Are the 2012 New York Mets That Far from Being Competitive in a Tough NL East?
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The short answer: Yes.
The correct answer: How far is far?
It's going to be a tough six months for the impatient, win-now Mets fan. For the rational, long-term fan, 2012 will serve as painful prologue for the impending franchise resurrection.
Realistically, the Mets can become a threat in the NL East by 2014. Here's why.
The 2012 season is shaping up to be one of the worst in franchise history. Offensively, the Mets are without former shortstop Jose Reyes and his career average of 113 runs scored per season. No one else on the team scored more than 68 runs in 2011, and the man with 68—Angel Pagan—is now in San Francisco. His replacement, Andres Torres, scored 50 in 112 games last season.
Spending has stopped. The Mets opened 2011 with a payroll that topped $120 million. The 2012 Opening Day roster has not yet been determined, but it most assuredly will be under $100 million. The last time that happened was in 2004, when the Mets finished 71-91, fourth place in the division.
Starting pitching. There is a dearth of quality big-league starters in the Mets' organization. Johan Santana is back, adding strength (hopefully) to the top of the Mets' rotation. After that, Mike Pelfrey, R.A. Dickey, Jon Niese and a fifth starter (Dillon Gee) will comprise the Mets' rotation. Those four combined for an ERA of 4.22, 123 strikeouts, 59 walks, a WHIP of 1.37 and 9.4 hits per nine innings last season.
When do you think the Mets can compete again for the NL East crown?
The 2011 Mets surrendered 24 more runs than they scored. In 2012, they will be without their best offensive player. That's not an equation conducive to winning baseball at any level.
Now that you're sufficiently depressed, let's look at the other side of the coin. The side that's not quite as gross. Let's look ahead. As general manager Sandy Alderson and "The Dark Knight's" Harvey Dent have said: "The night is darkest just before the dawn."
Minor league pitching. Matt Harvey, Jeurys Familia, Zach Wheeler and Jenrry Mejia stand to be the future arms of the franchise. Mejia got a taste of the bigs in 2010 as a 20-year-old reliever. He posted pedestrian numbers but showed promise with sharp, late movement on his heavy fastball. Coming off elbow injury, the 22-year-old righty has plenty of time to get back into big-league shape.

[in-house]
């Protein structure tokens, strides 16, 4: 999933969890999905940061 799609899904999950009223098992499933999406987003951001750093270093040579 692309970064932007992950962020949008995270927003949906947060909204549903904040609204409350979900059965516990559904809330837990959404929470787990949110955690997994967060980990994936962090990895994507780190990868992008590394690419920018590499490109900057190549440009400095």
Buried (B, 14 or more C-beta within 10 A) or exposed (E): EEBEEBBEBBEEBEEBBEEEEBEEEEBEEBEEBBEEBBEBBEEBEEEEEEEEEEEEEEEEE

Harvey was ranked as the No. 54 prospect in all of baseball by Baseball America prior to the 2012 season. Also 22 years old, Harvey finished 2011 in Double-A Binghamton, where he is expected to start this season. Between Single-A and Double-A last season, Harvey made 26 starts, posting an ERA of 3.36, striking out 156 batters and posting a K/9-per-inning average of 10.3.
Joining Harvey in Binghamton will be Familia, another 22-year-old prospect. Familia is entering his fifth professional season and is ranked 89th in MLB.com's Top 100 Prospects rankings. He has a career ERA of 3.37, with a WHIP of 1.28 and averages just shy of nine strikeouts per game.
The Mets' top prospect is Wheeler. Acquired in the 2011 deadline-deal that sent Carlos Beltran to San Francisco, Wheeler is ranked by Baseball America as the 35th-best prospect in the game. He won't turn 22 until May 30 and is already entering his third year of pro baseball. Of the four top pitching prospects, Wheeler is said to have the highest ceiling.
In terms of offense, the Mets are developing a number of potential starting position players. Last year's top draft pick, Brandon Nimmo, fits the mold of a high OBP and quality bat in the outfield. Cesar Puello and Kirk Niuewnhuis could round out the Mets' outfield of the future. The possible future double-play combo of Wilmer Flores and Reese Havens also provides Mets fans with hope.
Taking all this into account, it appears that 2014 offers the earliest possible date for the Mets to compete in a talented NL East. The Phillies will remain strong as long as their rotation includes Roy Halladay, Cliff Lee and Cole Hamels. The Braves were a playoff team in 2011 until the last inning of the last game of the season. The Marlins are now dedicated to spending and boast some impressive offensive talent. Washington is in a similar position as the Mets, with prospects like Bryce Harper and Anthony Rendon waiting in the wings to join Stephen Strasburg and Ryan Zimmerman at the big-league level.
Do you want the good news or bad news first? Well, it doesn't really matter. The good news is also the bad news: 2012 is the bottom. The Mets stock will crash hard. Sounds dreary, I know, but the only way is up from here. Pain will eventually turn into pleasure.
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